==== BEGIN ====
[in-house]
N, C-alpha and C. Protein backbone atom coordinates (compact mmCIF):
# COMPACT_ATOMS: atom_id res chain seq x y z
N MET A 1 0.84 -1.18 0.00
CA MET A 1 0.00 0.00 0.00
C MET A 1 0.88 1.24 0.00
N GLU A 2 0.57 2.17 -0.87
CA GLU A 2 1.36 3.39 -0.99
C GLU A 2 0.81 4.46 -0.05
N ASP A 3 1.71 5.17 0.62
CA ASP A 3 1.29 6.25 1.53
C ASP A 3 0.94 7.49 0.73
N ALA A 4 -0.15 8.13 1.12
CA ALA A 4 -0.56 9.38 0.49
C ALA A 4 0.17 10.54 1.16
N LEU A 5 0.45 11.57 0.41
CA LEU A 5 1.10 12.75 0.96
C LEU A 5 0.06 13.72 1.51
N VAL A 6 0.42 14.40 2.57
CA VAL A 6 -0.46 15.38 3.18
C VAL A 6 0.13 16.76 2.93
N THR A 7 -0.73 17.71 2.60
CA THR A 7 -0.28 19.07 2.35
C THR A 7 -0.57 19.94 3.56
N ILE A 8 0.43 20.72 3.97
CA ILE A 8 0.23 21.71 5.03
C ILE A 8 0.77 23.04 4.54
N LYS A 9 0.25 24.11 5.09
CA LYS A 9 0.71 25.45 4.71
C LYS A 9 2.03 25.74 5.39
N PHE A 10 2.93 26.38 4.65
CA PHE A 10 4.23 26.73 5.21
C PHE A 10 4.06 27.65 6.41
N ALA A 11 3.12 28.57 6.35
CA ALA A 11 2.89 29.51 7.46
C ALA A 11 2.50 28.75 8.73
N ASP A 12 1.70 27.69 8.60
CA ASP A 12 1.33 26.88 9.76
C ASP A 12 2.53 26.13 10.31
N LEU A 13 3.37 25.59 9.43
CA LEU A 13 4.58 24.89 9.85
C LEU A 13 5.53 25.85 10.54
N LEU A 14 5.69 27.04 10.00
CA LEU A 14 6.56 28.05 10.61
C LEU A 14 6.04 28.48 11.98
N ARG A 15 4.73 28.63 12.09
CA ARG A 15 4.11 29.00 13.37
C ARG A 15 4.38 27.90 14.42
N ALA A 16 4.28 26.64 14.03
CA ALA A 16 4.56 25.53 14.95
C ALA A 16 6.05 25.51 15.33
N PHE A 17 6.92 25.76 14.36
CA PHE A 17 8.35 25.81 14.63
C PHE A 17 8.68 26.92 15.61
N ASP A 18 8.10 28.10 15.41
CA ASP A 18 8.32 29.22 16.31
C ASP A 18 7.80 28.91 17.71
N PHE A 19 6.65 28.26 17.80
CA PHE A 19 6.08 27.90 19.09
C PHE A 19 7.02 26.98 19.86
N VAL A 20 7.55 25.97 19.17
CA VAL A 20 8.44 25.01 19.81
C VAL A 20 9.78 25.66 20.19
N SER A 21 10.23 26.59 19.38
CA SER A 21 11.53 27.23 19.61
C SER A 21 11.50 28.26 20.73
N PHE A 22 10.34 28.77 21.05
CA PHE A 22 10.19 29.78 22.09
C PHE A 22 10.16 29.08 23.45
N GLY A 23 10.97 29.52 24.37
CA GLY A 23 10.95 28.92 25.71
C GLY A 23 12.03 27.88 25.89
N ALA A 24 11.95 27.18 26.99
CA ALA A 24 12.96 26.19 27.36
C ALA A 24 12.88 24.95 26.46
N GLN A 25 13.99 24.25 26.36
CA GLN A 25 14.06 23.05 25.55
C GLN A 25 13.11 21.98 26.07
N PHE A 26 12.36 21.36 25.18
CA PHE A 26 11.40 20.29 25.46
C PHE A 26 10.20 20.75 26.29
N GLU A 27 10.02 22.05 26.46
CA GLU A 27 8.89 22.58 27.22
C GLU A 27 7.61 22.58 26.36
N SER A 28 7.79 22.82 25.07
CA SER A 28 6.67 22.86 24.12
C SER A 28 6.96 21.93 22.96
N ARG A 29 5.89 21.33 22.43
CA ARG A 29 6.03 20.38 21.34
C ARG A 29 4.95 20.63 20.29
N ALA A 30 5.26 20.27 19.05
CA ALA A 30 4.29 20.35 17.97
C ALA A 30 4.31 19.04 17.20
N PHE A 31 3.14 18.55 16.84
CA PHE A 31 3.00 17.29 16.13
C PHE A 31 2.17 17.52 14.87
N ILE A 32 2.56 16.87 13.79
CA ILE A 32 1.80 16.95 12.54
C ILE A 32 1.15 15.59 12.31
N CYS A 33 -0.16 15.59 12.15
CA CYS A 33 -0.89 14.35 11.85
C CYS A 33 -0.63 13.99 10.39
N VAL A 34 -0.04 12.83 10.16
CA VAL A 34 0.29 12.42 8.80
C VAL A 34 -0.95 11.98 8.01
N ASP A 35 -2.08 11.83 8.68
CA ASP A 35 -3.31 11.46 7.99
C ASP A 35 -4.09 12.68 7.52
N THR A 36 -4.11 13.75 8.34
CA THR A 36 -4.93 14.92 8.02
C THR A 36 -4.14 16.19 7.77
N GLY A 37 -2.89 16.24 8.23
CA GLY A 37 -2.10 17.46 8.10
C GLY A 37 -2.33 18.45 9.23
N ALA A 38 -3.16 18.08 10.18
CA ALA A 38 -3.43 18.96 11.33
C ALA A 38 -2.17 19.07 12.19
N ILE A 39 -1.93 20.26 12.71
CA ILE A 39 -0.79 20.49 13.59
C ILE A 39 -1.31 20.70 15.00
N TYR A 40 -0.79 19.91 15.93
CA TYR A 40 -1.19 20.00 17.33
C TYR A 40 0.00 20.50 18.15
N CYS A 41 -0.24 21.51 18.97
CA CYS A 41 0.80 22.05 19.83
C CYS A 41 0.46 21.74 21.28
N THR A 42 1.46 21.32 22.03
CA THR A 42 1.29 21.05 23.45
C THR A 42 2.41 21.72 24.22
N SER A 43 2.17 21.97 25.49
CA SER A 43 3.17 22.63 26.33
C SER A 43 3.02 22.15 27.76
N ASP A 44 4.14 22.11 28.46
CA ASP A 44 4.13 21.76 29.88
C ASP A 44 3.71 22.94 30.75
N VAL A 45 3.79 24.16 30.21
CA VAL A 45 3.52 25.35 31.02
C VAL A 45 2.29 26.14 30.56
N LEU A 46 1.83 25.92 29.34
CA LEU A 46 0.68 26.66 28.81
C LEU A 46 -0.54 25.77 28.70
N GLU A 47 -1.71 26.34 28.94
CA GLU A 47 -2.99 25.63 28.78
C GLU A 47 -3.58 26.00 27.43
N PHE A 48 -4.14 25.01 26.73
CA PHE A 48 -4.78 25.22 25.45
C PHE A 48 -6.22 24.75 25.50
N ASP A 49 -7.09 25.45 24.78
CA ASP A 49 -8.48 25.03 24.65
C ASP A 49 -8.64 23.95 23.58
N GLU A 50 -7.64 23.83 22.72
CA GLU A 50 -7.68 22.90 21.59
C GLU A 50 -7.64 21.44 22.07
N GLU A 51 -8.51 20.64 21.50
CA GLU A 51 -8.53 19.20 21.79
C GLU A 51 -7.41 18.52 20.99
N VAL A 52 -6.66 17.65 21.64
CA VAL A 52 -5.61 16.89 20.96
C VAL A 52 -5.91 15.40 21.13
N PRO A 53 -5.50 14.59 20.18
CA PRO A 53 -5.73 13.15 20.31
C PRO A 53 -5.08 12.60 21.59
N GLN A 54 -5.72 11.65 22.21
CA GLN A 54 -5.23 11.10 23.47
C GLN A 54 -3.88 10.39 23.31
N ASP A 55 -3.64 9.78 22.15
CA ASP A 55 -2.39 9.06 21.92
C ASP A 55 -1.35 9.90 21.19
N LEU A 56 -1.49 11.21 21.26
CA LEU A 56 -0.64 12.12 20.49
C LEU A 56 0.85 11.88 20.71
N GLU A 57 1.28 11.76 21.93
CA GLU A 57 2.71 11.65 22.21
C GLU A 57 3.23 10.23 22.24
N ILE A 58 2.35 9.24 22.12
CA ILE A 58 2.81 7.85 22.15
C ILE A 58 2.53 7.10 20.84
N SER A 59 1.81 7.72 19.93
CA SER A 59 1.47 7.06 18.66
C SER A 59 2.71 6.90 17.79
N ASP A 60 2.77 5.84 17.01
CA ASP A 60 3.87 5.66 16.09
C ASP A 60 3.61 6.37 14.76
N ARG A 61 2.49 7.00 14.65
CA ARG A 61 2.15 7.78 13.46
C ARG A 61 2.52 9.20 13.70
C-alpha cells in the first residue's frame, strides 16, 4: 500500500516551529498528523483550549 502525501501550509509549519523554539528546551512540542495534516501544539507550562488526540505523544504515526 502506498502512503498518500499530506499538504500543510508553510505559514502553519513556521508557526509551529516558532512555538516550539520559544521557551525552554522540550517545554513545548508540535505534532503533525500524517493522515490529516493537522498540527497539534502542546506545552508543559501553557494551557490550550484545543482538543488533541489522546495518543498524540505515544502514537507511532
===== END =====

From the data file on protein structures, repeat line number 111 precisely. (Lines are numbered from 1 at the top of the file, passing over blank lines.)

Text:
C THR A 36 -4.14 16.19 7.77